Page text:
We have to mention that weight alone isn’t an indication of quality. There are lots of lightweight racks that are as good as the heavier kind. It boils down to their design in relation to the capacity for which they are built. When picking a heavy rack, remember that it will be supported against the door of the trunk. So, the door needs to be strong enough to support the rack, especially if you wish to have a convenient option that lets you open the door without first removing the loaded rack. If the loaded rack is heavier than the door, you must always remove the bikes first before opening the door to prevent a situation where the weight of the load rips off the door hinge.
Some spare tire bike racks come with extra straps to supplement the ones that are fitted on the rack. These tend to be similar to and of the same quality as the straps that come with the rack. An extra set of straps will serve you well should the old ones become worn out.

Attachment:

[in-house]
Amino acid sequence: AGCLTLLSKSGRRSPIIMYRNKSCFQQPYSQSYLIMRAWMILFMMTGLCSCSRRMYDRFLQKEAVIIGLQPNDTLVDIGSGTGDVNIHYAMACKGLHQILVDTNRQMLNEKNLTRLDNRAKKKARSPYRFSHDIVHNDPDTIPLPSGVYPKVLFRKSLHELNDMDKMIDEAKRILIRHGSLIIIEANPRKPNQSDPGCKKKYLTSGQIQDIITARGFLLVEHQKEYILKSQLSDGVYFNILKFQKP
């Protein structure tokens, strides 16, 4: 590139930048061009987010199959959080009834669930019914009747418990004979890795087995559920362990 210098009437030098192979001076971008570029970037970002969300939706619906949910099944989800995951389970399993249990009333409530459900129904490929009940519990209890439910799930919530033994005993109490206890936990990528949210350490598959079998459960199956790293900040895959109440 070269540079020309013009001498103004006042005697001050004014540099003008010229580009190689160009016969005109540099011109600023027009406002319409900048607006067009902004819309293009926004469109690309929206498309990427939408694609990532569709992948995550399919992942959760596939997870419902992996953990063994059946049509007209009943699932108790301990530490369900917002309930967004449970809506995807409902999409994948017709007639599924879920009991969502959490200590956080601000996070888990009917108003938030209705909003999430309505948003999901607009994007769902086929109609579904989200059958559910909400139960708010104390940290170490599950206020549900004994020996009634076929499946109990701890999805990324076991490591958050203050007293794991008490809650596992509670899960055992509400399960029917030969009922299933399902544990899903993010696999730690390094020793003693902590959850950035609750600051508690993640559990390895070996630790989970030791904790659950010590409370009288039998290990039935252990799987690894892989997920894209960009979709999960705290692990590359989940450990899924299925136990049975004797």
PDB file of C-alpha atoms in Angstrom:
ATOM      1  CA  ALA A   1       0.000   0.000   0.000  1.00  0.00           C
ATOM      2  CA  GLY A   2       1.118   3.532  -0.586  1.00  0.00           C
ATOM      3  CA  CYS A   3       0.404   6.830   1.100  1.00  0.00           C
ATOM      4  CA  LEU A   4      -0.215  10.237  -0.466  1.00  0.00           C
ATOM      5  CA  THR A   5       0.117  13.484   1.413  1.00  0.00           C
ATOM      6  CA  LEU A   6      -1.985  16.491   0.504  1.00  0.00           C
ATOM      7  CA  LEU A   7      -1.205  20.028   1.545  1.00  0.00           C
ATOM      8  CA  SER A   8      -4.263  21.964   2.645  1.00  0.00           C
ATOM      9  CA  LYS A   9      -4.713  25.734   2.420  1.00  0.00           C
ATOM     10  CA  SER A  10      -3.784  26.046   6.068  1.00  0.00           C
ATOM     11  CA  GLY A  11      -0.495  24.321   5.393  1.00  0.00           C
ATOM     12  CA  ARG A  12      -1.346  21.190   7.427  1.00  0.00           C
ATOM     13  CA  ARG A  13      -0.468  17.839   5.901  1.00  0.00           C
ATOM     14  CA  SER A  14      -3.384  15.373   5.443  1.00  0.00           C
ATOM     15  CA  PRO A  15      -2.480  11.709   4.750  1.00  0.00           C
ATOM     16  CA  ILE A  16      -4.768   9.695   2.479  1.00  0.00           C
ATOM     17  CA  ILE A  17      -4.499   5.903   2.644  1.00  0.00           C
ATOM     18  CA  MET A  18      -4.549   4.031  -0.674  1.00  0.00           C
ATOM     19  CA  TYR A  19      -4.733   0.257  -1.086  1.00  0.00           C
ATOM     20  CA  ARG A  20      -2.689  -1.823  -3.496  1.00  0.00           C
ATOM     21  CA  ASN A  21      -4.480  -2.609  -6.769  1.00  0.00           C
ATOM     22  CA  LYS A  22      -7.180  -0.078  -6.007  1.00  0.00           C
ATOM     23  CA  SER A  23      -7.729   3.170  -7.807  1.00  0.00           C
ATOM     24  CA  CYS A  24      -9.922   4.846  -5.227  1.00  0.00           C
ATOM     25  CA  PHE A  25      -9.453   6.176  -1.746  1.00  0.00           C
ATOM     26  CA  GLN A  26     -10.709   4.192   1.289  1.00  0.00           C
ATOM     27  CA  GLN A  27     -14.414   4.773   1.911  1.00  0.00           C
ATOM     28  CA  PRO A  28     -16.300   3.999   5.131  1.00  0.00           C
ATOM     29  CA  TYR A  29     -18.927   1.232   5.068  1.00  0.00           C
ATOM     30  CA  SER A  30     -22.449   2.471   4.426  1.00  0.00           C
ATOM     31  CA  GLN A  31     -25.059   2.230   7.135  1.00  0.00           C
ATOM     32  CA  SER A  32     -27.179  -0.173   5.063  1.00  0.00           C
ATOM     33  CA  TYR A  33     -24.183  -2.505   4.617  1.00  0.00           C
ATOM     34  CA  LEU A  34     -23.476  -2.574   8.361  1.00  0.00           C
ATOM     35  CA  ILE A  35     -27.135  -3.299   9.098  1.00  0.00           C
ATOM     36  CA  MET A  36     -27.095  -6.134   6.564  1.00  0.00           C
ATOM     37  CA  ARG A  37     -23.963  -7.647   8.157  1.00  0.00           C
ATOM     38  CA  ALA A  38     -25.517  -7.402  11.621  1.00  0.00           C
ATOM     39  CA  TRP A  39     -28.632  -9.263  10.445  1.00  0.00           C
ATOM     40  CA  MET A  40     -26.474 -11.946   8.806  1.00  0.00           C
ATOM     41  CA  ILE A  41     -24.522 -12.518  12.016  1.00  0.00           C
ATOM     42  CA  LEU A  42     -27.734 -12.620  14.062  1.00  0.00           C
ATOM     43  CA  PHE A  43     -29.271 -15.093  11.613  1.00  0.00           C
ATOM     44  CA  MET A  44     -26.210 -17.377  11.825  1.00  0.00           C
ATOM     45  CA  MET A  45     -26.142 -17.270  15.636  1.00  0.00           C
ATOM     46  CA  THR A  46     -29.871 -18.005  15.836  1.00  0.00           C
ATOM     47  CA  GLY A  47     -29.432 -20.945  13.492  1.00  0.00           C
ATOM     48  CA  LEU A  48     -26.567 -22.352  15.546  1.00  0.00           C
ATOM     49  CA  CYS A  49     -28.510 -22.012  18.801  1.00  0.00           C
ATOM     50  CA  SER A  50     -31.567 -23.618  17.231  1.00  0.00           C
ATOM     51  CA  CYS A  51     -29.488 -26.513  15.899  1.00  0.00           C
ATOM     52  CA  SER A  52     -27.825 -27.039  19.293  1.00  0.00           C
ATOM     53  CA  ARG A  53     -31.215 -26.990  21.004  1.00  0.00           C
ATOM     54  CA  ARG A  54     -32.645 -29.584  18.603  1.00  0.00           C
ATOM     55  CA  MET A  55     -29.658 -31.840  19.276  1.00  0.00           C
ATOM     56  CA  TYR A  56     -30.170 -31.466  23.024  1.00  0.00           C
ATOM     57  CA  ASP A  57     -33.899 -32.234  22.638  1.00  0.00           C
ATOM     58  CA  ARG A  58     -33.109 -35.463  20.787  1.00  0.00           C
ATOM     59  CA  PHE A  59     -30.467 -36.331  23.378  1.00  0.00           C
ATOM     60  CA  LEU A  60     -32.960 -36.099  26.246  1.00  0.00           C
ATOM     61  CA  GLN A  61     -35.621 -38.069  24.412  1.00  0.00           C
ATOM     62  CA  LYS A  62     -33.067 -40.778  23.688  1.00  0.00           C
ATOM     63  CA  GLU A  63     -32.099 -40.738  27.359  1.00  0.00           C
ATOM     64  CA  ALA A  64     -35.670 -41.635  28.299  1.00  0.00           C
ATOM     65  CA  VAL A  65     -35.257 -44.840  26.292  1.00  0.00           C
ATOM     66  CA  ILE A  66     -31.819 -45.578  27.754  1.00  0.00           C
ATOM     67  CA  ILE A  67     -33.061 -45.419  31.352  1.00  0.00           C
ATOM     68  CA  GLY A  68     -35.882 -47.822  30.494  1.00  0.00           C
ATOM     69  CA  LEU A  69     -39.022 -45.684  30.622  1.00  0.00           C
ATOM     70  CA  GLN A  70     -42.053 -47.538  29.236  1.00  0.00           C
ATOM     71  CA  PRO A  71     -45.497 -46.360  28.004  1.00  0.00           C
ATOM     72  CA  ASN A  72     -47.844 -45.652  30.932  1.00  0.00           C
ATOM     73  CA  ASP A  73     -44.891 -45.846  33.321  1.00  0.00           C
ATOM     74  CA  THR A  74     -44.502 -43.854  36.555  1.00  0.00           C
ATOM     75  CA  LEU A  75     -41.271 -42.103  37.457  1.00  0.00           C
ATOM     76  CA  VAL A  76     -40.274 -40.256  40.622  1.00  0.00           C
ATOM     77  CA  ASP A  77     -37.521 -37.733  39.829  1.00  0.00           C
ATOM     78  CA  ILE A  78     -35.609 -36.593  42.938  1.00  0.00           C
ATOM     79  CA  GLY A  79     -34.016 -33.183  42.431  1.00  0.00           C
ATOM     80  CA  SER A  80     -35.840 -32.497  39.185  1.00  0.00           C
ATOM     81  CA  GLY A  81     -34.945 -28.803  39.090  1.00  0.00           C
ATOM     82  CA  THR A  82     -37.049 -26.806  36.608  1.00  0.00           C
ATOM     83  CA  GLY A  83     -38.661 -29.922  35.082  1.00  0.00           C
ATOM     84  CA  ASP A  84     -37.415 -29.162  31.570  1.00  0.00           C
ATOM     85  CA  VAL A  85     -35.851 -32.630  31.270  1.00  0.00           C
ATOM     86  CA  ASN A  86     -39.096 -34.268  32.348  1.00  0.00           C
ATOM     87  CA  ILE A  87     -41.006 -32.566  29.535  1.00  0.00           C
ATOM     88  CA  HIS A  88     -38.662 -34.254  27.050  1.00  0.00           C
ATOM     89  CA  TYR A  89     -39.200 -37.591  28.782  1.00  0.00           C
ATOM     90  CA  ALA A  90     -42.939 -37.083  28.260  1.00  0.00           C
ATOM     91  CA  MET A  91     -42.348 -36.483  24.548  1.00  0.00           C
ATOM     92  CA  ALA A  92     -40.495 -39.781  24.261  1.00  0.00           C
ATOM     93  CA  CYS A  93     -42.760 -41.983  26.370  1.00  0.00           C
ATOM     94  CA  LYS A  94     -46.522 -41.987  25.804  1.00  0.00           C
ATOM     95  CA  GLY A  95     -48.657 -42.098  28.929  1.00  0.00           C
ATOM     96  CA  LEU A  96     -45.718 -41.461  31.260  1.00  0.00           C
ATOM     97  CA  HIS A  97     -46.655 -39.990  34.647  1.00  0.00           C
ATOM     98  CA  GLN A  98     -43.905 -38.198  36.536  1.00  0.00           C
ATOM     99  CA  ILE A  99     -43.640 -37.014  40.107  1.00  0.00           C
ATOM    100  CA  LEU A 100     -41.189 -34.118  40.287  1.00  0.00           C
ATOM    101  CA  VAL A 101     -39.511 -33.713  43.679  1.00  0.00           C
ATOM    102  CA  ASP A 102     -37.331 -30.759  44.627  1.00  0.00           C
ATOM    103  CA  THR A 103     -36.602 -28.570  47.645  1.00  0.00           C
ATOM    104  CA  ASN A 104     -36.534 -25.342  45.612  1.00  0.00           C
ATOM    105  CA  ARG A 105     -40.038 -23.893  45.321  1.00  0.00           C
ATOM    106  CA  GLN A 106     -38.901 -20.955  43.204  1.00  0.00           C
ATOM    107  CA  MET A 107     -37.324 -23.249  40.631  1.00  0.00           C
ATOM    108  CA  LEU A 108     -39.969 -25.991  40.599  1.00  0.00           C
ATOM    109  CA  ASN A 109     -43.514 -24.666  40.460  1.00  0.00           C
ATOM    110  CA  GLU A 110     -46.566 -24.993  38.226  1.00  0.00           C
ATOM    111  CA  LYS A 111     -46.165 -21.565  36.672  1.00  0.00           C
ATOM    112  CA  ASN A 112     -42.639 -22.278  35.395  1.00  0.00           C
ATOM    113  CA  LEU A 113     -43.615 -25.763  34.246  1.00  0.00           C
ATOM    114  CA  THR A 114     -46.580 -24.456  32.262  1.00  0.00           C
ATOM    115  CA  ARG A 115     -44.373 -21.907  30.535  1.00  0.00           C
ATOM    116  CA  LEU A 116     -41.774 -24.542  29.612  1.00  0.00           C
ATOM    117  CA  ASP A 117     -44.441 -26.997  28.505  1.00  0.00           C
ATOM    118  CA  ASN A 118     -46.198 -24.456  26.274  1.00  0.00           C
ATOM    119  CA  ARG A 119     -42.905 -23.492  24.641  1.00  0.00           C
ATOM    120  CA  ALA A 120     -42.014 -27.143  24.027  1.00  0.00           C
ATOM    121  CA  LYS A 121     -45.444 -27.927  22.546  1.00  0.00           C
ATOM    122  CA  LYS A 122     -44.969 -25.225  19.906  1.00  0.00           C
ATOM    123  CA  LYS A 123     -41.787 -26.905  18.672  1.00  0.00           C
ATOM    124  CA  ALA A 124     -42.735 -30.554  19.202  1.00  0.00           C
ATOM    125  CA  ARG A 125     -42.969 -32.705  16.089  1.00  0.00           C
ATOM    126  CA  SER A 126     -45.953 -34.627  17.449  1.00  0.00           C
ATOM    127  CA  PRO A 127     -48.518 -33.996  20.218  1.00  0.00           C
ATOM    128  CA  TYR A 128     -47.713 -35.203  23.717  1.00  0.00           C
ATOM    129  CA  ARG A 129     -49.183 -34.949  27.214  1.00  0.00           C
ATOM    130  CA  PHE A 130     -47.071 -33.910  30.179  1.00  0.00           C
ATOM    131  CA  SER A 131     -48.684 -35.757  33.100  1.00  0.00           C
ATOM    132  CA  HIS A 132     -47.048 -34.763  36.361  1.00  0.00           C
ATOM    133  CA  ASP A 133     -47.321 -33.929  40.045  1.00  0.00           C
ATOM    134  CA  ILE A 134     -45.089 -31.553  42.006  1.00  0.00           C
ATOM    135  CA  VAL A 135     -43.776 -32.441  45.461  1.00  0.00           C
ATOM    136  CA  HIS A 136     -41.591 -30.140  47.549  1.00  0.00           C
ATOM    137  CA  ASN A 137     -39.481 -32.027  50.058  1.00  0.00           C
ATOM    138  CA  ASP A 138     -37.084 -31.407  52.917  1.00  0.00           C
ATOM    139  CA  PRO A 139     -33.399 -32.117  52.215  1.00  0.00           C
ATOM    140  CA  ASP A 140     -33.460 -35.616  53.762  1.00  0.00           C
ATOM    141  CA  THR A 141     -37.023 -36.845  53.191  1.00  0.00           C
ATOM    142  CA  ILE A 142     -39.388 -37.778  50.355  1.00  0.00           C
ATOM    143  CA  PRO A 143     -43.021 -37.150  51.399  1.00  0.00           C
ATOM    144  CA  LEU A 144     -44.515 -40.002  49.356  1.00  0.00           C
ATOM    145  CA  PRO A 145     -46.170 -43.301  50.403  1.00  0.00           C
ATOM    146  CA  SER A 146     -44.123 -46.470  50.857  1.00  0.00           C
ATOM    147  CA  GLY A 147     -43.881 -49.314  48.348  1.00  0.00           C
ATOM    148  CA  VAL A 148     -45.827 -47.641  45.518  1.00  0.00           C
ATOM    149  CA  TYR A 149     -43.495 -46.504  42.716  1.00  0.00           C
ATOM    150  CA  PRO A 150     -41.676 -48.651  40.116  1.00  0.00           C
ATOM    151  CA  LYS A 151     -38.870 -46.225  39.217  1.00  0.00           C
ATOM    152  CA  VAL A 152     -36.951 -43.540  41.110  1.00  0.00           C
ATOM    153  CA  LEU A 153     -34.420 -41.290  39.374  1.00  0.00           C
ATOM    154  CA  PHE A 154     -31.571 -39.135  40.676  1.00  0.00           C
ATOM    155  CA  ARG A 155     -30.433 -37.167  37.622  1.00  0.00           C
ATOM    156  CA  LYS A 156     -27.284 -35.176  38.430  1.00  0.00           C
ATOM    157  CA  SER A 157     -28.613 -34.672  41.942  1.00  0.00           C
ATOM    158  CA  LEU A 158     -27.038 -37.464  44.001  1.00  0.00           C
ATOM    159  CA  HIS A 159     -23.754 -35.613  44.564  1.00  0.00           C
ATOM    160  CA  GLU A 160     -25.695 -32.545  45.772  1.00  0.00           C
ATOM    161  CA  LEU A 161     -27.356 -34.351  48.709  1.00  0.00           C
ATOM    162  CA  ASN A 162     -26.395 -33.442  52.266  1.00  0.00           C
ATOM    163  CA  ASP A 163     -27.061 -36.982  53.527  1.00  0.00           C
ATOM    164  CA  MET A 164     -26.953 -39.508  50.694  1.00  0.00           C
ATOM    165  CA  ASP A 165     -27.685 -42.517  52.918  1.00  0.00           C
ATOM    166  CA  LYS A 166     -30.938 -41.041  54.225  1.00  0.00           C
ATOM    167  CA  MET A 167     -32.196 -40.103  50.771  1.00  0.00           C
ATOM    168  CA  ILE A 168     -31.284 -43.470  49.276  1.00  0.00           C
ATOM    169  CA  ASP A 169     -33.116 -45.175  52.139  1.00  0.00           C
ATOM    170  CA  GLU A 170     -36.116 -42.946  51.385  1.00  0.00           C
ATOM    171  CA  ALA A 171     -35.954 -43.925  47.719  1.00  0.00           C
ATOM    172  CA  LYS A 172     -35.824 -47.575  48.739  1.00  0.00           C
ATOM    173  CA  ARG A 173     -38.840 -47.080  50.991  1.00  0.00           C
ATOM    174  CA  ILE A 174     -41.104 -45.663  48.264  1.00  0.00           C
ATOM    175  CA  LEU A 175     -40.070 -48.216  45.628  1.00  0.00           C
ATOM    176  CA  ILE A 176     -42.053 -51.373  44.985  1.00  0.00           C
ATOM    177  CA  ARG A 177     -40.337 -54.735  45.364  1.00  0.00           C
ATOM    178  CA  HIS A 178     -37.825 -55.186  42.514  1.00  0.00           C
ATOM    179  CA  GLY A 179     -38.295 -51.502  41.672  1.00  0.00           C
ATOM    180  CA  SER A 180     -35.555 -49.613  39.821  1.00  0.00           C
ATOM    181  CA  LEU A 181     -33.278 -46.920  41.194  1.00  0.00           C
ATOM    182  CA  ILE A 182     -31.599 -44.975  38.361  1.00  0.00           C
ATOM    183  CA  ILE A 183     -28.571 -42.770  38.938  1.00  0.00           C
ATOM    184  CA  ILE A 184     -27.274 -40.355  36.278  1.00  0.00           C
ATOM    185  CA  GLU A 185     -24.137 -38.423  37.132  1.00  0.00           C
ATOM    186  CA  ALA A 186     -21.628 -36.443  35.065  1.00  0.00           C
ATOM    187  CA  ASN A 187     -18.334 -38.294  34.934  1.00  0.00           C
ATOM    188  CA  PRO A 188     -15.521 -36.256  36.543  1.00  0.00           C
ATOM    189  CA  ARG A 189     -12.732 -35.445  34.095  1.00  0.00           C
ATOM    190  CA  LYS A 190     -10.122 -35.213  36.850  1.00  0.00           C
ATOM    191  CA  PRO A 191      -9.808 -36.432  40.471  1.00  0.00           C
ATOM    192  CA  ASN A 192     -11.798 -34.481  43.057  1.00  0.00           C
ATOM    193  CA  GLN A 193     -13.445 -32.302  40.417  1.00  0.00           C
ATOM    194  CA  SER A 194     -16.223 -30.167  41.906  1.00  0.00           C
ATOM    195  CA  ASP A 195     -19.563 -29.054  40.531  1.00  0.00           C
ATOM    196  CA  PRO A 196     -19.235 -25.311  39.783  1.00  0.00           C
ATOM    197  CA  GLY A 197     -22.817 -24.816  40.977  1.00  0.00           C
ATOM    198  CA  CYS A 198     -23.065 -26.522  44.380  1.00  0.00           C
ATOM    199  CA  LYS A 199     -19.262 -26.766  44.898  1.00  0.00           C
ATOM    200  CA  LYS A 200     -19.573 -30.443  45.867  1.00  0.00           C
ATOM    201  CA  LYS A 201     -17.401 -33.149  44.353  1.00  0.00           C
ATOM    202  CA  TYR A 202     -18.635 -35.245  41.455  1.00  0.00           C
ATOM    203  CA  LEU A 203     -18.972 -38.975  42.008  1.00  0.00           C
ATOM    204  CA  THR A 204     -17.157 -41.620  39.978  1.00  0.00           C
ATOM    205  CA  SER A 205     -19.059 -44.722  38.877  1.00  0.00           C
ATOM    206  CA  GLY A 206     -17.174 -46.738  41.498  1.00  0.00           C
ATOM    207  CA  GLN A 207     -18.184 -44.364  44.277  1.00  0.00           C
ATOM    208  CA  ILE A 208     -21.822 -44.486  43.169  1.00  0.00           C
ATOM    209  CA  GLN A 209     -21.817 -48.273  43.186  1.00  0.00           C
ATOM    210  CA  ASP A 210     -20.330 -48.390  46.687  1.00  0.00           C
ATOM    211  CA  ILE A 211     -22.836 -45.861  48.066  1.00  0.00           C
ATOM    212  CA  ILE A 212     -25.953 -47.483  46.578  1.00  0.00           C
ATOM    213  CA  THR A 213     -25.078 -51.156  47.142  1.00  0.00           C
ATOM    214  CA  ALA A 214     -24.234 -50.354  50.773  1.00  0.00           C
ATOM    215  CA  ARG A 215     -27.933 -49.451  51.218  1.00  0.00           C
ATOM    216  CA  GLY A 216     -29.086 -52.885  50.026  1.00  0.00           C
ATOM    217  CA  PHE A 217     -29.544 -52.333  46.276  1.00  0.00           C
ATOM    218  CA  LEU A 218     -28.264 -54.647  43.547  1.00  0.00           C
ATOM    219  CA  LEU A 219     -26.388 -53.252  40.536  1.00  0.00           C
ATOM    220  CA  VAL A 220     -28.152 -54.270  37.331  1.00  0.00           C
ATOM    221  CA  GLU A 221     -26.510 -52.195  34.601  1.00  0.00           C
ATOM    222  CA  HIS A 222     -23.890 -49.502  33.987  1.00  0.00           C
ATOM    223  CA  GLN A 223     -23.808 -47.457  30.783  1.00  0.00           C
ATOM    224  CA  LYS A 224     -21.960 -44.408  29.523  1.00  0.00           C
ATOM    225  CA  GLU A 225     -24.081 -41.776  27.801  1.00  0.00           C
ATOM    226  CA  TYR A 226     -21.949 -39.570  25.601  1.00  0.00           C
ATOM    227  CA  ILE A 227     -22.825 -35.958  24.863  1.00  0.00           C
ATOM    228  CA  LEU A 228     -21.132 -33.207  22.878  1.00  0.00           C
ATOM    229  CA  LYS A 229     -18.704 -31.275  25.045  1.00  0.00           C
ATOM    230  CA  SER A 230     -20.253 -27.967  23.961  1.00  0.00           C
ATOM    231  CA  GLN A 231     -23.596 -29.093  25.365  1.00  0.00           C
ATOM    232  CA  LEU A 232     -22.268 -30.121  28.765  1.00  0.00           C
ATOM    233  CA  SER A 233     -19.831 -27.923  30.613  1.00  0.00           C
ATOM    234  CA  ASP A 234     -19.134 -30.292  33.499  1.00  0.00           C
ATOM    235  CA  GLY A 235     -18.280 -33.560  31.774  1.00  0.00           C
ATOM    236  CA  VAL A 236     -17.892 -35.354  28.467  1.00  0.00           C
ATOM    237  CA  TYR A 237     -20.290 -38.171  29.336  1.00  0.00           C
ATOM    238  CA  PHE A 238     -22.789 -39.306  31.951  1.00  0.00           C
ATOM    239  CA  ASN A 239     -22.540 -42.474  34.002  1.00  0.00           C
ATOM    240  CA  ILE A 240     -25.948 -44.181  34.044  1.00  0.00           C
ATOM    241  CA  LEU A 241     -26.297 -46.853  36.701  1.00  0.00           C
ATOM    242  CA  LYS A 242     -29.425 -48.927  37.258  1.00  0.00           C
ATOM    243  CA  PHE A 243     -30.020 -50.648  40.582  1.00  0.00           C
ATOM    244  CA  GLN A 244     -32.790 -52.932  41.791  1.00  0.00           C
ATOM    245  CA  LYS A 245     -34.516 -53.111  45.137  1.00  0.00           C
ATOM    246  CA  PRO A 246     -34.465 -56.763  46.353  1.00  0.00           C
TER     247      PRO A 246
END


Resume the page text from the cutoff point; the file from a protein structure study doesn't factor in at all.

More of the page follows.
Some racks can be used on tires where backup cameras are mounted. If you have such a setup, confirm whether the bike rack you wish to buy can be used on such a spare tire. The same goes for reversing and parking sensors, and any modifications you may have done on the rear end of your vehicle. Always ensure that the rack you pick won’t obstruct any of these. Manufacturers indicate such details on the product description, but if you cannot find this information, enquire before making the purchase so you don’t end up with a rack you can’t use.
Decide whether you want to mount the rack with the spare tire cover on. While some racks cannot be installed when the cover is on, some can, an example being Allen Sports Premier S302. You want to make such a distinction before making your purchase so that you choose a rack that matches your preference.